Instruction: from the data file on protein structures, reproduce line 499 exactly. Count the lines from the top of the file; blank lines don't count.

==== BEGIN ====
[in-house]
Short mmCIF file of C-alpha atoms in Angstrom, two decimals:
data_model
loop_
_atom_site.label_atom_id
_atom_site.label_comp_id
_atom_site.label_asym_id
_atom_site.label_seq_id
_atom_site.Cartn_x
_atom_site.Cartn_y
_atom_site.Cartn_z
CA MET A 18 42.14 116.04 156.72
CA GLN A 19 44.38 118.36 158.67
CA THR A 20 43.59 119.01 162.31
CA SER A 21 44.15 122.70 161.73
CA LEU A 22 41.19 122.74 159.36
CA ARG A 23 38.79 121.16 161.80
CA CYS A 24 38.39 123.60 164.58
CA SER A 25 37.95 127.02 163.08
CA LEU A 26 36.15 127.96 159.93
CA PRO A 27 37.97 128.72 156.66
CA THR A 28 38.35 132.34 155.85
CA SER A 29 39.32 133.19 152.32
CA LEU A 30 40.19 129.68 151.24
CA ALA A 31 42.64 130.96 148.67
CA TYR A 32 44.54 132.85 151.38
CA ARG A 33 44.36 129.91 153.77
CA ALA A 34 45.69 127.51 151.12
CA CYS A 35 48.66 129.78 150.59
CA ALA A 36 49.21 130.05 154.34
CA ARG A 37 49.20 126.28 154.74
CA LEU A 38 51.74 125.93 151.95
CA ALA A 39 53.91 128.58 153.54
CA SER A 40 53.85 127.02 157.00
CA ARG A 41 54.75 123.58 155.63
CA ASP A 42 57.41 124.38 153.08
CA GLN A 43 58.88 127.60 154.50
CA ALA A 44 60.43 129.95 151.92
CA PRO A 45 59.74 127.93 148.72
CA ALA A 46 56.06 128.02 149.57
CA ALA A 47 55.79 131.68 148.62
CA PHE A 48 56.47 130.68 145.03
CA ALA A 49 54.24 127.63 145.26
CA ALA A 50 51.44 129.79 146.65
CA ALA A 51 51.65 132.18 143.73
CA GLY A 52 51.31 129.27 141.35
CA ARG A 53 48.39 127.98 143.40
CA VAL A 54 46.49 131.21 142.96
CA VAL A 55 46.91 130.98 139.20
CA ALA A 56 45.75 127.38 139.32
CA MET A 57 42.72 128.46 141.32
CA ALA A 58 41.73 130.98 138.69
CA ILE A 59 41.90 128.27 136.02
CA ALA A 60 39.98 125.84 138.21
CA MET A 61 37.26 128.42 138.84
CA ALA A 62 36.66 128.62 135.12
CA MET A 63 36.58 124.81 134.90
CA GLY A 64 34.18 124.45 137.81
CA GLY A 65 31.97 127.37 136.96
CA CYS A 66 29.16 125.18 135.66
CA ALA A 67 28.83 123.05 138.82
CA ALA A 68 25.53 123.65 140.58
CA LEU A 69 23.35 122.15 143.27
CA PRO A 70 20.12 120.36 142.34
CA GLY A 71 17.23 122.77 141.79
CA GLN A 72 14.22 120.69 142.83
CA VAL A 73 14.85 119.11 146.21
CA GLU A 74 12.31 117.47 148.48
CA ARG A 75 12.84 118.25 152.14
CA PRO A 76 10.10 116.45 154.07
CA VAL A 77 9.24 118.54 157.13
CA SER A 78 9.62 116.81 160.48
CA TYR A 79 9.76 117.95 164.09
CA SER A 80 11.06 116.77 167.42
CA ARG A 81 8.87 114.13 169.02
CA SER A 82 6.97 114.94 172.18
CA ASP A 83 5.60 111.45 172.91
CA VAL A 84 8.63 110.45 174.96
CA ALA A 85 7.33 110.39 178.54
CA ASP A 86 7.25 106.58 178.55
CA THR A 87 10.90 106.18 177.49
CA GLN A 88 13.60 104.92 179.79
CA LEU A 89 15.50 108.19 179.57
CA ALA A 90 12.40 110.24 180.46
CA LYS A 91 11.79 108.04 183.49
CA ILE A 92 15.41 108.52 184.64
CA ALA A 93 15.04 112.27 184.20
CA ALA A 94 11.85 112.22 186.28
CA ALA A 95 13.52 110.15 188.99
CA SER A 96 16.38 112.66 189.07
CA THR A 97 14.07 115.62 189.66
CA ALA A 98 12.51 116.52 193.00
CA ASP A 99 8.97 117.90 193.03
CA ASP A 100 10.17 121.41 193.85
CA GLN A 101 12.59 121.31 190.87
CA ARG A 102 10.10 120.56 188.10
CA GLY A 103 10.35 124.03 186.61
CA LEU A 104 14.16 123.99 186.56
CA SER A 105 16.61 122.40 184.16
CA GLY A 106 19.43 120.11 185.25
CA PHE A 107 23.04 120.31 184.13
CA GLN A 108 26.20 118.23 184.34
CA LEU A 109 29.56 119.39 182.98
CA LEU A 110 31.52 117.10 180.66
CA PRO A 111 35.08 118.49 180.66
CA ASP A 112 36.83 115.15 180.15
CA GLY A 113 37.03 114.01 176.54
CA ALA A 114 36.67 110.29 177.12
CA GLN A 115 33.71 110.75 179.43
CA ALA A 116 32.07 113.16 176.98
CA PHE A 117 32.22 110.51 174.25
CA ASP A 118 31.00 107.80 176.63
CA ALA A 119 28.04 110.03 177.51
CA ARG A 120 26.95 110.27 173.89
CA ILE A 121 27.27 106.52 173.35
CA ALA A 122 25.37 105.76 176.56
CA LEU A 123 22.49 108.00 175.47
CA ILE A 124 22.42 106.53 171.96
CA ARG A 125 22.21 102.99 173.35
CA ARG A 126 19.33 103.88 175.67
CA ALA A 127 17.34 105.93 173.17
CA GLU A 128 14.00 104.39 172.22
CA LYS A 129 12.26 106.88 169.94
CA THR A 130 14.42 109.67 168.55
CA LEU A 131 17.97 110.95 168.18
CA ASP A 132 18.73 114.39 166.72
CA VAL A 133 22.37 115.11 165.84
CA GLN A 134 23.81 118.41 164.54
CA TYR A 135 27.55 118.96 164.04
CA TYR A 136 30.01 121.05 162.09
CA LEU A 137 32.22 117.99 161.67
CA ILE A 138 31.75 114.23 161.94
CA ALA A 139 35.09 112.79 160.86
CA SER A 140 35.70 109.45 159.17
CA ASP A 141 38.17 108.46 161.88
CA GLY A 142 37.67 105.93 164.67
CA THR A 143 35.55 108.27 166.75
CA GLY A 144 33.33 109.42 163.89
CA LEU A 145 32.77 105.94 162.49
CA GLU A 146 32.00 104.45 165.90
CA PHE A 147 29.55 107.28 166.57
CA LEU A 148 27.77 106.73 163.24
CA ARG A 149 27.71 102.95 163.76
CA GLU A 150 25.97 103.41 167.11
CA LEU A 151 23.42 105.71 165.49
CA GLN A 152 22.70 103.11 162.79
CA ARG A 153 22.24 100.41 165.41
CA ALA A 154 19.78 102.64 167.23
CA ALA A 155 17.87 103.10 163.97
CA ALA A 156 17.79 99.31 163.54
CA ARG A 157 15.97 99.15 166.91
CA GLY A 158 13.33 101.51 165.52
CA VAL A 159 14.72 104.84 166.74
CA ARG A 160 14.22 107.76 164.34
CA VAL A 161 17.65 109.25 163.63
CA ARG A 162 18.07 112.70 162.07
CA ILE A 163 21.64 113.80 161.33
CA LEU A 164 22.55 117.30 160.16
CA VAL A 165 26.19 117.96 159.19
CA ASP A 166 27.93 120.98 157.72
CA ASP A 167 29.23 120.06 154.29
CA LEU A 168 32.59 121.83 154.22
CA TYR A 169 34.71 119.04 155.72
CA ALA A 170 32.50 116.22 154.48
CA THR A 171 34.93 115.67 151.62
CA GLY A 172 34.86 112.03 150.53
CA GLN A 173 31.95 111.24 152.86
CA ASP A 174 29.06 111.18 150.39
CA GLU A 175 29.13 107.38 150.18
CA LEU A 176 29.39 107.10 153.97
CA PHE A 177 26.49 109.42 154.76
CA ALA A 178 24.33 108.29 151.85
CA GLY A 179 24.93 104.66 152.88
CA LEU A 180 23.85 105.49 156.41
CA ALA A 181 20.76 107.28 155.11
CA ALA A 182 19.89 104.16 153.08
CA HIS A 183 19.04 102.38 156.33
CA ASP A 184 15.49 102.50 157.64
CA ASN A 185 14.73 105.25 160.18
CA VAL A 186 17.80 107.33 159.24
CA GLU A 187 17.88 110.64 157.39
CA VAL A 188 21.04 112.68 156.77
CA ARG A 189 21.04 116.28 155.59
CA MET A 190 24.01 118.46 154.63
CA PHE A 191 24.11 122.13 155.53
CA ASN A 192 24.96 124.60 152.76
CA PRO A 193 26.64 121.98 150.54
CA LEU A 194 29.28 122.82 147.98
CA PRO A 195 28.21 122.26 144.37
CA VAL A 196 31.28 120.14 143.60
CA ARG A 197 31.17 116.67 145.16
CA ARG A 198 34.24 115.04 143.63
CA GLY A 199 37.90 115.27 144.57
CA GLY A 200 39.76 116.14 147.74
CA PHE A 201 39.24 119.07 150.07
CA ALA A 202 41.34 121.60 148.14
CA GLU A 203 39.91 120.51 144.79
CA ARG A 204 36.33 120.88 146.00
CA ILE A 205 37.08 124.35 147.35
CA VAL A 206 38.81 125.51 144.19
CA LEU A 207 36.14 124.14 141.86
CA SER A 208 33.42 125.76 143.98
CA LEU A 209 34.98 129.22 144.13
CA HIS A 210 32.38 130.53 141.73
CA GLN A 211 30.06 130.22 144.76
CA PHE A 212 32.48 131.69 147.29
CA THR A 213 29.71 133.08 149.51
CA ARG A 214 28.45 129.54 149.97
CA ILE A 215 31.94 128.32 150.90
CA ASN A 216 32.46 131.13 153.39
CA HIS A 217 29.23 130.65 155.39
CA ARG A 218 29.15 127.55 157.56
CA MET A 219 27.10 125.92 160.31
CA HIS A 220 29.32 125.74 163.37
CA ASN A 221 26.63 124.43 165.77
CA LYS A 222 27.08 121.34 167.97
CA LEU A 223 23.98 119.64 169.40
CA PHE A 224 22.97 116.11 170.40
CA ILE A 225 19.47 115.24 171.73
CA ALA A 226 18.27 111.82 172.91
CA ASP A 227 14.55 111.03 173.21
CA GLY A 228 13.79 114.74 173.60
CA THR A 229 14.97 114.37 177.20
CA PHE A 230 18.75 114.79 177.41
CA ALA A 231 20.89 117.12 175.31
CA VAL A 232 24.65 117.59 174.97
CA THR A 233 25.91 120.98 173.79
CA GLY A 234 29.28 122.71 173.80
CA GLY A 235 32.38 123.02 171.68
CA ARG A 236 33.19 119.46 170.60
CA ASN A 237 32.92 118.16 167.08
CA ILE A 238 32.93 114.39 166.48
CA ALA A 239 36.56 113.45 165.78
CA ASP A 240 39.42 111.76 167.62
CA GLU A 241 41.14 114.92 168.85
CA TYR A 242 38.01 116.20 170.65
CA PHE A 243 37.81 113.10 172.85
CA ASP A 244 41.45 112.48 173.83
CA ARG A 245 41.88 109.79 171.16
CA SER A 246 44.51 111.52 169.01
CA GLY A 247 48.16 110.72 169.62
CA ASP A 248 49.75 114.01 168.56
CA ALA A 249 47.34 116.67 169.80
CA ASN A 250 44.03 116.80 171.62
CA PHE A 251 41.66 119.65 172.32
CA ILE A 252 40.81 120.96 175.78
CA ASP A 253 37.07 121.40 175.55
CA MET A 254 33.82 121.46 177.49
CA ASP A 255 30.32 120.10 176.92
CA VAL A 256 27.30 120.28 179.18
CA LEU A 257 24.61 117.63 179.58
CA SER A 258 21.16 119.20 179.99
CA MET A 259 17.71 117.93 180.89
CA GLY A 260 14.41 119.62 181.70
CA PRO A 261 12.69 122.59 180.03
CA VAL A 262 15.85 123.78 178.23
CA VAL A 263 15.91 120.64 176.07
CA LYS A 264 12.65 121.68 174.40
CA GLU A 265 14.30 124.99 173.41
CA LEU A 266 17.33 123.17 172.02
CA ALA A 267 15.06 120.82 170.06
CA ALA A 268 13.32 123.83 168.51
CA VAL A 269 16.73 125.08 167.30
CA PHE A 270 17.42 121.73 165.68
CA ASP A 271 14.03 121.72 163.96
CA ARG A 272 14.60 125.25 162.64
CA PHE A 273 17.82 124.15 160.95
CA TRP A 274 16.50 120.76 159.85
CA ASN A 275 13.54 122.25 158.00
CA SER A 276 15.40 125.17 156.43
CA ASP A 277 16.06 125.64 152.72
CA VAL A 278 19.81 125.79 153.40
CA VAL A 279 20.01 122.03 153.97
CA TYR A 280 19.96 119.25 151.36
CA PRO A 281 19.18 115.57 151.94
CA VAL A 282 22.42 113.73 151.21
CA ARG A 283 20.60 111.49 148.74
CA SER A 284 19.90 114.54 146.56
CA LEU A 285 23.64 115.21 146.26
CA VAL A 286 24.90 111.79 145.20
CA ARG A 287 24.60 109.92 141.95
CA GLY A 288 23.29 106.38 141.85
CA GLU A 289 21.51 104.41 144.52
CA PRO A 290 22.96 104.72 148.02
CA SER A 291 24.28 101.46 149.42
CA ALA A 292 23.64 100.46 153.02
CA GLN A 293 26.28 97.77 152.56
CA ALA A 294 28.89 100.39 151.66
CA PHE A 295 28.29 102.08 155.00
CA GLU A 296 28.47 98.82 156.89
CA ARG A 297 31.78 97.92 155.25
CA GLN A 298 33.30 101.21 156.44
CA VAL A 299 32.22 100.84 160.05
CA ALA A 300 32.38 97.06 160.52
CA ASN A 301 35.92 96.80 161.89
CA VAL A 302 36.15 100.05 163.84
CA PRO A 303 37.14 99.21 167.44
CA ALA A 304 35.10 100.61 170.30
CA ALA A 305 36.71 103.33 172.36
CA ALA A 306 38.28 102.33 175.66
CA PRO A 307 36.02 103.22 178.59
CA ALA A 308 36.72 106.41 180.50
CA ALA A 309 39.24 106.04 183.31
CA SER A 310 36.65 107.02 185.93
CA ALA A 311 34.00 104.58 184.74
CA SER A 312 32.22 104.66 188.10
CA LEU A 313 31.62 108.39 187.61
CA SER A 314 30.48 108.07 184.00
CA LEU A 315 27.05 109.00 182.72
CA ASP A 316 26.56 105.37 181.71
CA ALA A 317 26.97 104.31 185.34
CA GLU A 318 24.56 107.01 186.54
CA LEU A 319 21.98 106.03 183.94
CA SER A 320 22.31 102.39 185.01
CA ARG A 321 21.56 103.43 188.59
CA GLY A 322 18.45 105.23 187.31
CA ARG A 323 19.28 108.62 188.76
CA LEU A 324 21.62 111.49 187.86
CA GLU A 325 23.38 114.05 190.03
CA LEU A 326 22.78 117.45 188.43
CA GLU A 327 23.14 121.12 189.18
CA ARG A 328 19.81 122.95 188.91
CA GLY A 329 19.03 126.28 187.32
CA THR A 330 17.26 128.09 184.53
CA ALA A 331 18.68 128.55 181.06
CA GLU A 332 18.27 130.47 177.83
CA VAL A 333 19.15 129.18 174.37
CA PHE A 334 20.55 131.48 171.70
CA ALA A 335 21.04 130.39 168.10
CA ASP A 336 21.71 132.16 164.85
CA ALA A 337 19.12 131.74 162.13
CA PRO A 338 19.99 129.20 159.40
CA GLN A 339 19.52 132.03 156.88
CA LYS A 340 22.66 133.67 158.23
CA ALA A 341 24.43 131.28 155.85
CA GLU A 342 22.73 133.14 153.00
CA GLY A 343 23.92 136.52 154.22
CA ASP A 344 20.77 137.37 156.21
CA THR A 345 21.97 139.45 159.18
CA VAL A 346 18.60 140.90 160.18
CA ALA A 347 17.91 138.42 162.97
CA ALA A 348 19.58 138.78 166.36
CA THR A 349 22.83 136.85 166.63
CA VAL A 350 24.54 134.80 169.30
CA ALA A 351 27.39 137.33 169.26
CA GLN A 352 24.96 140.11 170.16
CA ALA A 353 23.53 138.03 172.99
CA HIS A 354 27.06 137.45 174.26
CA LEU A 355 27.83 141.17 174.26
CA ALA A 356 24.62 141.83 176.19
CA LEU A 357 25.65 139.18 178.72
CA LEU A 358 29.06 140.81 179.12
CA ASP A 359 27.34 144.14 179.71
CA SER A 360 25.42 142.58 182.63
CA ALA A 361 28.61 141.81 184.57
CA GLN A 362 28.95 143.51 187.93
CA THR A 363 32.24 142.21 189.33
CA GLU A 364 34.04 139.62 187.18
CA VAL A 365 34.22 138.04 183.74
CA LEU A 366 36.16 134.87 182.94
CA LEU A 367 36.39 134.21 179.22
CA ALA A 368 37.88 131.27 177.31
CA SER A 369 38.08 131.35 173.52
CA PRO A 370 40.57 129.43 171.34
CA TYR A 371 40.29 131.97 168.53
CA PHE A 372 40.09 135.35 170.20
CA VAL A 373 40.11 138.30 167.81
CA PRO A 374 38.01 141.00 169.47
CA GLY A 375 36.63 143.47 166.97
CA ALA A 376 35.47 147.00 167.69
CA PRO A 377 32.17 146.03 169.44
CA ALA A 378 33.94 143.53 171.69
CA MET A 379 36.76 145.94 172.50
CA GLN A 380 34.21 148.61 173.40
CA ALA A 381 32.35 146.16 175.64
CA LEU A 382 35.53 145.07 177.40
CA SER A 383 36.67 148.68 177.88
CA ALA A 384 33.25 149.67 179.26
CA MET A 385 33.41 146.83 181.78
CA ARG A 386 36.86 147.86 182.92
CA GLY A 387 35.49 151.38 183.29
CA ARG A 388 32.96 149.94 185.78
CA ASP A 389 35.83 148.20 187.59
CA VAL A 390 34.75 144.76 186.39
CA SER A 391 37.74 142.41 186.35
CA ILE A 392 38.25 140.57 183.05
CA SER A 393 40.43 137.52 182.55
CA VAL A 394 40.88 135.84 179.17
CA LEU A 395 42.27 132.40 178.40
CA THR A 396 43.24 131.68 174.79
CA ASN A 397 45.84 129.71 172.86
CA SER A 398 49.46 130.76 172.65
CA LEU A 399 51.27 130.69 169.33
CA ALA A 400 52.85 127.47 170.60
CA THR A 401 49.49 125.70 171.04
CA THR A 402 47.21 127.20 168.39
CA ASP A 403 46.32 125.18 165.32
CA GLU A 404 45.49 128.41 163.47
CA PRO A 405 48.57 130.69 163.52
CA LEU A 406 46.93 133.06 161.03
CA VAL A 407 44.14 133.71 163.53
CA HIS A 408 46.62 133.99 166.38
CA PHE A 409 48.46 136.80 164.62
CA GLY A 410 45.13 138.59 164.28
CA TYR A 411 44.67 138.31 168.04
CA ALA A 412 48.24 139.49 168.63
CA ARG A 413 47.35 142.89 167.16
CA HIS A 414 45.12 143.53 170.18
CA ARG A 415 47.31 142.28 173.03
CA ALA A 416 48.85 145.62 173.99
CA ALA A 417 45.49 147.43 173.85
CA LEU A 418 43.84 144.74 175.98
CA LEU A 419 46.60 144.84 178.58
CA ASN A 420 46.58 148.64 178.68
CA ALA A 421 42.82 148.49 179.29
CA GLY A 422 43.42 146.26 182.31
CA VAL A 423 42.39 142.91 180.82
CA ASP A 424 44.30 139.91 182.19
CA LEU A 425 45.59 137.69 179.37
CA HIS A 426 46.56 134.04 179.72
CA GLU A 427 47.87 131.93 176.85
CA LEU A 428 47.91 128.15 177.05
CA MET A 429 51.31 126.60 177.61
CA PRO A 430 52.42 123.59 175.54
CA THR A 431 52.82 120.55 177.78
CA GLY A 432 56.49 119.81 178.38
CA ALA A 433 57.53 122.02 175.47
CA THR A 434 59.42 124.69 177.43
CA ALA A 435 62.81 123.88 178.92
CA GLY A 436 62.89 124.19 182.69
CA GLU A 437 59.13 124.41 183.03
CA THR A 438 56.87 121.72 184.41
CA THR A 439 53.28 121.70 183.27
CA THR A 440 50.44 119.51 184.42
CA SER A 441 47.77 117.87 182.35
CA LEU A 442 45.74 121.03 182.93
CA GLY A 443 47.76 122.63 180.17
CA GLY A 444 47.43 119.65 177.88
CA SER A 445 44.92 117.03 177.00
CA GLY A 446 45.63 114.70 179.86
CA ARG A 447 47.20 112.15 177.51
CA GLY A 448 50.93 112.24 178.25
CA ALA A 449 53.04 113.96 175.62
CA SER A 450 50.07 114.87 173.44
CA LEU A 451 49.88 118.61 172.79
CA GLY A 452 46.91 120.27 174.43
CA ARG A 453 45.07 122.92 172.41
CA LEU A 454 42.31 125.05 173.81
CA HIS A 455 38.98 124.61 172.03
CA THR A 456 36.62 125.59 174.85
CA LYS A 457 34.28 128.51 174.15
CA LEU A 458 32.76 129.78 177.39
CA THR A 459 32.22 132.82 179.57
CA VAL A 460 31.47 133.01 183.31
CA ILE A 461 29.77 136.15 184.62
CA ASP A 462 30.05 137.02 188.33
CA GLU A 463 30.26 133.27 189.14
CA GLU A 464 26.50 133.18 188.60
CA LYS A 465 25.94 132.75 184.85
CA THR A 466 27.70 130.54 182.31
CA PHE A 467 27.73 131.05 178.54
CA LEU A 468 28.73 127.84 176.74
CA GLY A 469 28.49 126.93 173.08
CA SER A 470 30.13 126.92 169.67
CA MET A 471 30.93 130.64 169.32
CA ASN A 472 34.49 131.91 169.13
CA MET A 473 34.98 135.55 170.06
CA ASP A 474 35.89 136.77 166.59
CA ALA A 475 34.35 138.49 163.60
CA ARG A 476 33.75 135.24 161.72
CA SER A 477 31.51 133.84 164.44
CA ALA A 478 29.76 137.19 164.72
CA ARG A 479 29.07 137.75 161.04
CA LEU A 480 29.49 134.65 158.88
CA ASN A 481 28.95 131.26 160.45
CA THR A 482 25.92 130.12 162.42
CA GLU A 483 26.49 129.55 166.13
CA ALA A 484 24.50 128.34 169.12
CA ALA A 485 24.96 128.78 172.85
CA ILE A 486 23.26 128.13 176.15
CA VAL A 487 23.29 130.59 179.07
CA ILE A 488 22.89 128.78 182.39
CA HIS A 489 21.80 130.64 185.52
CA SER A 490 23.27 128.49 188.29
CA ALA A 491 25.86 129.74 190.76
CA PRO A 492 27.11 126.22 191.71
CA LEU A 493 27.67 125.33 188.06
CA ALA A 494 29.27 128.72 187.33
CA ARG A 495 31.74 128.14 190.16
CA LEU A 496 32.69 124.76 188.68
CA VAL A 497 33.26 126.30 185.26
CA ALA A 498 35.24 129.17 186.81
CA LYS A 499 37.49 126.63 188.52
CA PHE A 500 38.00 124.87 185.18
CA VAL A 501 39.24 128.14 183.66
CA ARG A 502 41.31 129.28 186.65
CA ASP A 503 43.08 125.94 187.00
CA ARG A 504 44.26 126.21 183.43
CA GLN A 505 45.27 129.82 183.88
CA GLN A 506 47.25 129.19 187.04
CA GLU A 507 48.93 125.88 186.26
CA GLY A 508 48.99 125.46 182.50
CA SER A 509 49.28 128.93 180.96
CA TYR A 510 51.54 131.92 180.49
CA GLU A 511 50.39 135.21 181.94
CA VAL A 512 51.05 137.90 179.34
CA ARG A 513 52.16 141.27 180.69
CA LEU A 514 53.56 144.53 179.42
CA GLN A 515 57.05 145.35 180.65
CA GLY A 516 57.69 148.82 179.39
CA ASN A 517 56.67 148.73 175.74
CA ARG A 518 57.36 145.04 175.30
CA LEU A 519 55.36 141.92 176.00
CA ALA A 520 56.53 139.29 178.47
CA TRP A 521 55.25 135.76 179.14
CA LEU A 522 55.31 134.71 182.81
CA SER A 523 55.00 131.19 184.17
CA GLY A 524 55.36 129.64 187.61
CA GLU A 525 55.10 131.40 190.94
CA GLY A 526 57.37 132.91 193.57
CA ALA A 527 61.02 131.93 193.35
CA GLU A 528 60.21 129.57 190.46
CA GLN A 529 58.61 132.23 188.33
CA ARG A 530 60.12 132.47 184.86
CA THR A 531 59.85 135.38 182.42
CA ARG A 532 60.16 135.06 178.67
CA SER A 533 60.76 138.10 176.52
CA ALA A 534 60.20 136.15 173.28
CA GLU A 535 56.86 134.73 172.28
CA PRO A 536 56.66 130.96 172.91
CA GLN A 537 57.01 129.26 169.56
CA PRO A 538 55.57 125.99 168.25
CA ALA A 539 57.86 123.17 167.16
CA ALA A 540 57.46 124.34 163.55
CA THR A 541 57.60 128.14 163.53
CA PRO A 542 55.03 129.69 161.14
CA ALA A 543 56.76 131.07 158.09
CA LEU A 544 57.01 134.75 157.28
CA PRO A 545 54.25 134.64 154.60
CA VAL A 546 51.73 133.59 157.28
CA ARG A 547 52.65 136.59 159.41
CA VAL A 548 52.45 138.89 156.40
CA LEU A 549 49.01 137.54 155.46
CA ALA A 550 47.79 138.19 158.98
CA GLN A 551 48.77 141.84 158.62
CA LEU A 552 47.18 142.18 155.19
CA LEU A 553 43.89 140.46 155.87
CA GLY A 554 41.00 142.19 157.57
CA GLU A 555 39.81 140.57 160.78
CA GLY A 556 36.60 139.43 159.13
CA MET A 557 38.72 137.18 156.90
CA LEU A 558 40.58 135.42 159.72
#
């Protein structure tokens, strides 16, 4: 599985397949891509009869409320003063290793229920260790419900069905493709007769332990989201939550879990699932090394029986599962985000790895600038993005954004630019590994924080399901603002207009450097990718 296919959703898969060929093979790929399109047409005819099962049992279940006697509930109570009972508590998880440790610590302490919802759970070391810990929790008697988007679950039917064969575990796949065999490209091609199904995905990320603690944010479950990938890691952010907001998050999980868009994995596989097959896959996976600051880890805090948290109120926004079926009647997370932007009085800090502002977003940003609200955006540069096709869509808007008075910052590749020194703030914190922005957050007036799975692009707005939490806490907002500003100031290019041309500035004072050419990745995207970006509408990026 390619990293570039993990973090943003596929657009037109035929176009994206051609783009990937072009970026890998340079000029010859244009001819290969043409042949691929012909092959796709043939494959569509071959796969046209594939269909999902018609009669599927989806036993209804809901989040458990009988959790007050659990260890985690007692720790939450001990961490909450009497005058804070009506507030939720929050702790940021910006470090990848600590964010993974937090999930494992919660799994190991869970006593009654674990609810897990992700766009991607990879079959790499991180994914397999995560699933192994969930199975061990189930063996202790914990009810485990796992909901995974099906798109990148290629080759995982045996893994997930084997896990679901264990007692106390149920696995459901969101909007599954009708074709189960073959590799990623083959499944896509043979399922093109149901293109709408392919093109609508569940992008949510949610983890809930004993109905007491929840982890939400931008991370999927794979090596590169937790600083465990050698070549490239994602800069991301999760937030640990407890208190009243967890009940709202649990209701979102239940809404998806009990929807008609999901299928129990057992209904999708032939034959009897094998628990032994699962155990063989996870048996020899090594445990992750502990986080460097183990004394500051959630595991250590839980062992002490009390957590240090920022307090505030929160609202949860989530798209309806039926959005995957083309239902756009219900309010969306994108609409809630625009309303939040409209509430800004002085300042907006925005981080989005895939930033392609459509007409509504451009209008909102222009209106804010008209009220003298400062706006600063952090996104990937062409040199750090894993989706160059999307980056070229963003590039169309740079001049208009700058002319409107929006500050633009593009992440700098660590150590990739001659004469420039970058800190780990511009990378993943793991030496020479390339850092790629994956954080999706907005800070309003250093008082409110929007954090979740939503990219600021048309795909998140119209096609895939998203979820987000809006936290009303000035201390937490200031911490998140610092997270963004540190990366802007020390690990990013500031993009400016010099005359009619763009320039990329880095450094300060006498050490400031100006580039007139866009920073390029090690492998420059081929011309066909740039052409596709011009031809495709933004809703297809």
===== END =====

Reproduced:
CA GLN A 505 45.27 129.82 183.88